VoteClimate: Gareth Davies MP: Climate-Related Speeches In Parliament

Gareth Davies MP: Climate-Related Speeches In Parliament

Gareth Davies is the Conservative MP for Grantham and Bourne.

At the next election Gareth Davies is standing in the new Grantham and Bourne constituency.

We have identified 10 Parliamentary Votes Related to Climate since 2019 in which Gareth Davies could have voted.

Gareth Davies is rated Anti for votes supporting action on climate. (Rating Methodology)

  • In favour of action on climate: 0
  • Against: 10
  • Did not vote: 0

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Gareth Davies's Speeches In Parliament Related to Climate

We've found 19 Parliamentary debates in which Gareth Davies has spoken about climate-related matters.

Here are the relevant sections of their speeches.

  • 19 Mar 2024: Oral Answers to Questions

    Announcements in each of our last three fiscal events have enhanced our business investment environment for international investors: we have the second highest foreign direct investment stock in the world; we have some of the best universities in the world, which are attracting businesses; we have announced full expensing, which is a £10 billion-a-year tax cut; we have the lowest corporation tax in the G7; and we are reforming our energy grid, bringing investment into our net zero ambitions. We are reforming our systems, reducing our taxes, and encouraging investment.


  • 11 Mar 2024: Budget Resolutions


    I would genuinely like to congratulate all Members from across the House on their contributions this evening, but I particularly appreciated the brass-necked wind-up from the official Opposition. Let us never forget that in 2010 Labour left office with fewer people in work, more debt to pay off and a deficit ballooning out of control. Let us contrast that with the UK in 2024, where, despite having to deal with the worst pandemic in 100 years, the worst war in mainland Europe since 1945 and the highest energy spike since the 1970s, this year we will have: inflation back to target; unemployment at record lows; wages rising; taxes on work falling; 4 million more people on a payroll since 2010; 3 million fewer people paying any income tax at all; the fastest decarbonisation in the G7; the highest state pension we have ever seen; and total departmental spending up 7% in cash terms this Parliament. The last thing this country needs now is five years’ hard Labour. For it is the Conservatives who will push people up who want to succeed, not pull them down when they do succeed; who believe in the dignity of work, which best delivers prosperity; and who know that growth cannot and should not solely come from the Floor of this House of Commons, but instead should come from the thermal insulation factory floors of Darlington and the ceramics factory floors of Stoke-on-Trent. The workers and businesses will drive our growth. This is a Budget for them, and I commend it to the House.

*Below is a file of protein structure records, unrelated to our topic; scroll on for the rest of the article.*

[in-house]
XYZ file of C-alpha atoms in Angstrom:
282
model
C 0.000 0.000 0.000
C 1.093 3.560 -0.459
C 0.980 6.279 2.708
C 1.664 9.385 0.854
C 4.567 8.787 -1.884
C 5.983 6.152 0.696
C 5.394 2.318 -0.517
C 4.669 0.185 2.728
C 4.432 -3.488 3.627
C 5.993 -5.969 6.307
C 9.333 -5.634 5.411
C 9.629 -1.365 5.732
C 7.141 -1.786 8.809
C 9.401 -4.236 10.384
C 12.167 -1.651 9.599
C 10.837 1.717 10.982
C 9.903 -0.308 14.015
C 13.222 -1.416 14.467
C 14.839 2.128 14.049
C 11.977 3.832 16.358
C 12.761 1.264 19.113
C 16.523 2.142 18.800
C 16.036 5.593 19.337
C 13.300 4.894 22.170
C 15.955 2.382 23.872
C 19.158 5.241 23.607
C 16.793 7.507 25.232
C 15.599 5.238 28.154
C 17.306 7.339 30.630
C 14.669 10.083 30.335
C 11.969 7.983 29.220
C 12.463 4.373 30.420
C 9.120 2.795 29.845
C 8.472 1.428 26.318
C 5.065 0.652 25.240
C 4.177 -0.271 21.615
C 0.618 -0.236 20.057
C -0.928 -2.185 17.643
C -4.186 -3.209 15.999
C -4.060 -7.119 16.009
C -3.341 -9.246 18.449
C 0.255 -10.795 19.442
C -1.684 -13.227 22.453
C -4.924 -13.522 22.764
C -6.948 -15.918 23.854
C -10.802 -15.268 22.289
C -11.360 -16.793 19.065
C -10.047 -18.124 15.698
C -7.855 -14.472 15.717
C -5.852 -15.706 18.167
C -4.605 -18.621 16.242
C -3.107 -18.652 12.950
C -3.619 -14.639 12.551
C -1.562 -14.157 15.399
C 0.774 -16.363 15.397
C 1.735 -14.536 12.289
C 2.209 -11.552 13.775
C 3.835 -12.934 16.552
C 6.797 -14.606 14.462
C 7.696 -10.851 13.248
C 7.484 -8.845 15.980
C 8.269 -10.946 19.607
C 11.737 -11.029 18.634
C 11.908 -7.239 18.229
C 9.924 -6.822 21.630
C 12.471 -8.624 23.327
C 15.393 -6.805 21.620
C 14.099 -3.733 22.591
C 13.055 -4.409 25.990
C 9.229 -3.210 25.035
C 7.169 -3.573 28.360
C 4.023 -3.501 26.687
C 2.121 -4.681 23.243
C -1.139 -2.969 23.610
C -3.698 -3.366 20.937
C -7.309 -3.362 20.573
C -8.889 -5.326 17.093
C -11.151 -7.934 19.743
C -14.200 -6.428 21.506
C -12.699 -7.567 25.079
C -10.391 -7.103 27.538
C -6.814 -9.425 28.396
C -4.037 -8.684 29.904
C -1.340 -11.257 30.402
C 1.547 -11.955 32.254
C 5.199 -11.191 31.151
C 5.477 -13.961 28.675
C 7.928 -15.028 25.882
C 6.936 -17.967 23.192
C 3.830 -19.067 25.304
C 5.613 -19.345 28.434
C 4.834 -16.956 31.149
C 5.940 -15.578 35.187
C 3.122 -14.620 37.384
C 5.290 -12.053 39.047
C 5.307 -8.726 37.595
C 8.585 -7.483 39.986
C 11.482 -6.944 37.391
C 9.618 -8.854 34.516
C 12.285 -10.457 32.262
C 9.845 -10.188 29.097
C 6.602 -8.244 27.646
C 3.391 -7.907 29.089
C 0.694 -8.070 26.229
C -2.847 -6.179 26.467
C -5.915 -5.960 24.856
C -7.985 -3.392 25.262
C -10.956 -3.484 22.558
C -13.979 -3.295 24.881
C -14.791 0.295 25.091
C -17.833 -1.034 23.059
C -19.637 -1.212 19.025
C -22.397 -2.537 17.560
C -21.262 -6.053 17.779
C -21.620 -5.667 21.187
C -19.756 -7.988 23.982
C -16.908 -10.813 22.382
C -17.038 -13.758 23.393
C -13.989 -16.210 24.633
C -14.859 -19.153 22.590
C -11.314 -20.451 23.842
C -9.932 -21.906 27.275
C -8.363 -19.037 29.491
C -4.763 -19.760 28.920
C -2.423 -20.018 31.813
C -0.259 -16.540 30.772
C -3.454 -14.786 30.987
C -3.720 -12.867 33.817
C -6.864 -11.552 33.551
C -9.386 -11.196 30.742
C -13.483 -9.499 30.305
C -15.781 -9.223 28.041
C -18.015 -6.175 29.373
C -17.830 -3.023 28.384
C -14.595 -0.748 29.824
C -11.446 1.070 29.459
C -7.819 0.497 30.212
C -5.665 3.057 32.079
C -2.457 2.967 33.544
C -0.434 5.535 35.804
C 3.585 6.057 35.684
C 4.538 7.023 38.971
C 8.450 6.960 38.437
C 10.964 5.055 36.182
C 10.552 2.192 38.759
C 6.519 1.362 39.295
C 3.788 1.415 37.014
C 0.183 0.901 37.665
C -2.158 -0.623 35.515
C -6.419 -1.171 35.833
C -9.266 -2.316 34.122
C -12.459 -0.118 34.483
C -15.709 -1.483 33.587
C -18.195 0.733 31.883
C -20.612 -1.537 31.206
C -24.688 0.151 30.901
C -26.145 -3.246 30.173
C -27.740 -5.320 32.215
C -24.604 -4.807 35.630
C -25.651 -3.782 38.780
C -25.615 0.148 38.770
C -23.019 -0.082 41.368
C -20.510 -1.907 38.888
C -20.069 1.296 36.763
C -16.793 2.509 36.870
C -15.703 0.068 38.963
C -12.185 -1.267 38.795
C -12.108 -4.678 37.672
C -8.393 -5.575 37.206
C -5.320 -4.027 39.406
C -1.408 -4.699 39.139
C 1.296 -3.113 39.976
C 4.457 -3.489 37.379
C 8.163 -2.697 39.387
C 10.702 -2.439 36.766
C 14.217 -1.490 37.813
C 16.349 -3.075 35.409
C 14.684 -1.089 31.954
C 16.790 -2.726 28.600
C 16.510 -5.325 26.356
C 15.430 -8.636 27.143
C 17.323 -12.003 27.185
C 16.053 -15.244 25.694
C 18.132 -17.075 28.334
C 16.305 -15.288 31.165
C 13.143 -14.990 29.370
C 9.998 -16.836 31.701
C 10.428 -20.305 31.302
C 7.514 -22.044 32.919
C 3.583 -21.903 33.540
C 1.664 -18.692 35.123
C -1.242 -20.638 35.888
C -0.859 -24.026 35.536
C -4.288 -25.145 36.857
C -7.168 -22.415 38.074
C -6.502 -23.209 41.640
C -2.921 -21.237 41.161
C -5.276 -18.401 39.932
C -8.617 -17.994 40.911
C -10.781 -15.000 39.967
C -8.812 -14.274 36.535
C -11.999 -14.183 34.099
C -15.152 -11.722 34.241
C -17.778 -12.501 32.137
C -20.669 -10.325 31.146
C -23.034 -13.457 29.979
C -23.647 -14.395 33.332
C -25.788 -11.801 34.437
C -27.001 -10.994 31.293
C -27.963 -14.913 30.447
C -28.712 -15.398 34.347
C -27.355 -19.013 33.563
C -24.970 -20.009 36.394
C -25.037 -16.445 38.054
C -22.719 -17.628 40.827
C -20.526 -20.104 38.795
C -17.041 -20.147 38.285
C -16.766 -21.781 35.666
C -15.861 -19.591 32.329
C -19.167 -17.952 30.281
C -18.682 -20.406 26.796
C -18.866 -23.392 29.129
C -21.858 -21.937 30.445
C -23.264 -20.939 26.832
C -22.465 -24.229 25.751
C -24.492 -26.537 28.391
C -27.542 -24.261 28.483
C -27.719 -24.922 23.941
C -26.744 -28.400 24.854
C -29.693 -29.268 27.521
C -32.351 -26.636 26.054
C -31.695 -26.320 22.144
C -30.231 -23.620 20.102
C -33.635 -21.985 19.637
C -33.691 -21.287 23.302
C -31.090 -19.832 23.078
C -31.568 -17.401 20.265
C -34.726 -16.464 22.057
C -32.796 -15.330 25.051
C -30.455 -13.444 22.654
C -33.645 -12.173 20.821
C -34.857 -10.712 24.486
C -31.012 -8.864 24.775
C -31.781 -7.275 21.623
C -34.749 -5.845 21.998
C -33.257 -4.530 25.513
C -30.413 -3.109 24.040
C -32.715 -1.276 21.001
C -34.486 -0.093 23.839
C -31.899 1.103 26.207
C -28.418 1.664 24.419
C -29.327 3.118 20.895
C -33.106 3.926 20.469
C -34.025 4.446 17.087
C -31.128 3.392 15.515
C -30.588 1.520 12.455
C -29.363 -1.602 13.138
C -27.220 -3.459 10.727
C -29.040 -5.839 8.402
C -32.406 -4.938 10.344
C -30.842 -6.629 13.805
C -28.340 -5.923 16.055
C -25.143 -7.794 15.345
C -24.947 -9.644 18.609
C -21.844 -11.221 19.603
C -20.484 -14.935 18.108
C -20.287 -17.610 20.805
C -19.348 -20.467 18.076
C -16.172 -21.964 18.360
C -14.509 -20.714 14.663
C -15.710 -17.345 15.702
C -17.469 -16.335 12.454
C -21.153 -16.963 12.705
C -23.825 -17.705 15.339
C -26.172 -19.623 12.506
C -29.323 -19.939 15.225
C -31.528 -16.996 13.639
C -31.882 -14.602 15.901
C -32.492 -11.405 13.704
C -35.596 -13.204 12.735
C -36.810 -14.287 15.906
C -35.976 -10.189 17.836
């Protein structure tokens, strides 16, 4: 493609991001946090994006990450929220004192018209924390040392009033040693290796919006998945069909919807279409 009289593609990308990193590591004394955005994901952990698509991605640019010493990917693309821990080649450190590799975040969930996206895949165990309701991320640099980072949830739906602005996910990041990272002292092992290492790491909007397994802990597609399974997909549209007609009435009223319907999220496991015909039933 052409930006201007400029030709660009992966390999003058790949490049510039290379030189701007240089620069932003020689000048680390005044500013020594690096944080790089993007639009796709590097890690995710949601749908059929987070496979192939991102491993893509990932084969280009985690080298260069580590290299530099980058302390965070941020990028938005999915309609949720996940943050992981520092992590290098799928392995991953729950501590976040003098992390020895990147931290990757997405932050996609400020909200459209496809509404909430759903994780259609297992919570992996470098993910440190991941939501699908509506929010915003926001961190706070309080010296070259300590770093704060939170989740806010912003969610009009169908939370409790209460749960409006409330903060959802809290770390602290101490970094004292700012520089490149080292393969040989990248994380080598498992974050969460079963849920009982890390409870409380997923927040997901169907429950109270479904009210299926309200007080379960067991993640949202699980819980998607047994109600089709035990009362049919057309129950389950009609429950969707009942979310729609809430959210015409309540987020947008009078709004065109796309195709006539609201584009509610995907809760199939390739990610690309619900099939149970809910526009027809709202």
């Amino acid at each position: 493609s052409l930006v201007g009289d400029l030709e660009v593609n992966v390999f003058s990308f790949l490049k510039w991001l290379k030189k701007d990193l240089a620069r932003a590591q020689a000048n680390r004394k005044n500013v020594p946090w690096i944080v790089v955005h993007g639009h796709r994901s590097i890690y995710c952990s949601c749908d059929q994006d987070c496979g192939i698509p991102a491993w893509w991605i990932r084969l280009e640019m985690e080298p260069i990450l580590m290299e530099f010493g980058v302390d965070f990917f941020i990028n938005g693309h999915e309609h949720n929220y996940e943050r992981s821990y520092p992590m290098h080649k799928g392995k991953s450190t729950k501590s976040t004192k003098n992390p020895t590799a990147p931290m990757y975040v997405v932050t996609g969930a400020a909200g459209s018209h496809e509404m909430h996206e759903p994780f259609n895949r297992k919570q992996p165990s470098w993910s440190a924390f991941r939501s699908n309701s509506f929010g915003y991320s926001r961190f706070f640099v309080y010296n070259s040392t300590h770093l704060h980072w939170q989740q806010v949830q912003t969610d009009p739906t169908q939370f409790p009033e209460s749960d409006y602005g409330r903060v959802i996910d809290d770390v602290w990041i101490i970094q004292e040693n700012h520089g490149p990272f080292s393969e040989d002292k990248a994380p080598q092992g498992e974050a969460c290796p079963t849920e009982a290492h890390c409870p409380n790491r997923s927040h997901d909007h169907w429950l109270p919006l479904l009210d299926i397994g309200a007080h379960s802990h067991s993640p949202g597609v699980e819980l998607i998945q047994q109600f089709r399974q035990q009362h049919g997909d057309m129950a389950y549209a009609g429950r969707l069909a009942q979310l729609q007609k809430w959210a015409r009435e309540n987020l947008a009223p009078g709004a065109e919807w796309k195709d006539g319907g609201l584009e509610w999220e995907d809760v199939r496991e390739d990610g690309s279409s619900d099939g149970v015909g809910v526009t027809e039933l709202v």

• 4 Mar 2024: Advanced Manufacturing

    This involves a combined industry and Government investment of almost £73 million in projects to accelerate the development of zero-emission vehicle technology in the UK, almost £200 million in projects to develop energy efficient and zero-carbon aircraft technology, and almost £92 million in life science manufacturing projects. The funding awarded is targeted to support the sectors where the UK is or could be world-leading and is designed to unlock investment from the private sector to help grow our economy.

    The GIGA funding will enable the UK to seize growth opportunities through the transition to net zero, building on our world-leading decarbonisation track record. It forms part of the Government’s priority to grow the economy focusing on making the right long-term decisions for a brighter future by creating better-paid jobs and opportunity right across the country.


  • 19 Dec 2023: Fuel Duty: Carbon Border Adjustment Mechanism

    The Government have announced that they will implement a CBAM from January 2027. The UK CBAM will place a carbon price on some of the most emissions-intensive industrial goods imported to the UK and will ensure that the UK’s decarbonisation efforts lead to a true reduction in global emissions, rather than simply displacing carbon emissions overseas. The delivery of a CBAM will be the subject of further consultation in 2024.


  • 18 Dec 2023: UK Emissions Trading Scheme and Carbon Leakage

    The UK is taking rapid action on industrial decarbonisation to meet net zero. This includes the use of carbon pricing through the UK emissions trading scheme (UK ETS). This action creates risk of carbon leakage as not all jurisdictions are moving at the same pace. Carbon leakage is the movement of production and associated emissions from one country to another due to different levels of decarbonisation effort through carbon pricing and climate regulation. It can undermine efforts to reduce global emissions and curtail private investment in decarbonisation—compromising efforts to limit global warming to 1.5°C.

    The Government therefore consulted on a range of potential domestic carbon leakage mitigation measures. The consultation “Addressing carbon leakage risk to support decarbonisation” ran from 30 March 2023 to 22 June 2023. It covered potential policies including a carbon border adjustment mechanism (CBAM), product standards, and other policy measures to help grow the market for low-emission products, as well as emissions reporting that could support the implementation of carbon leakage policy more broadly.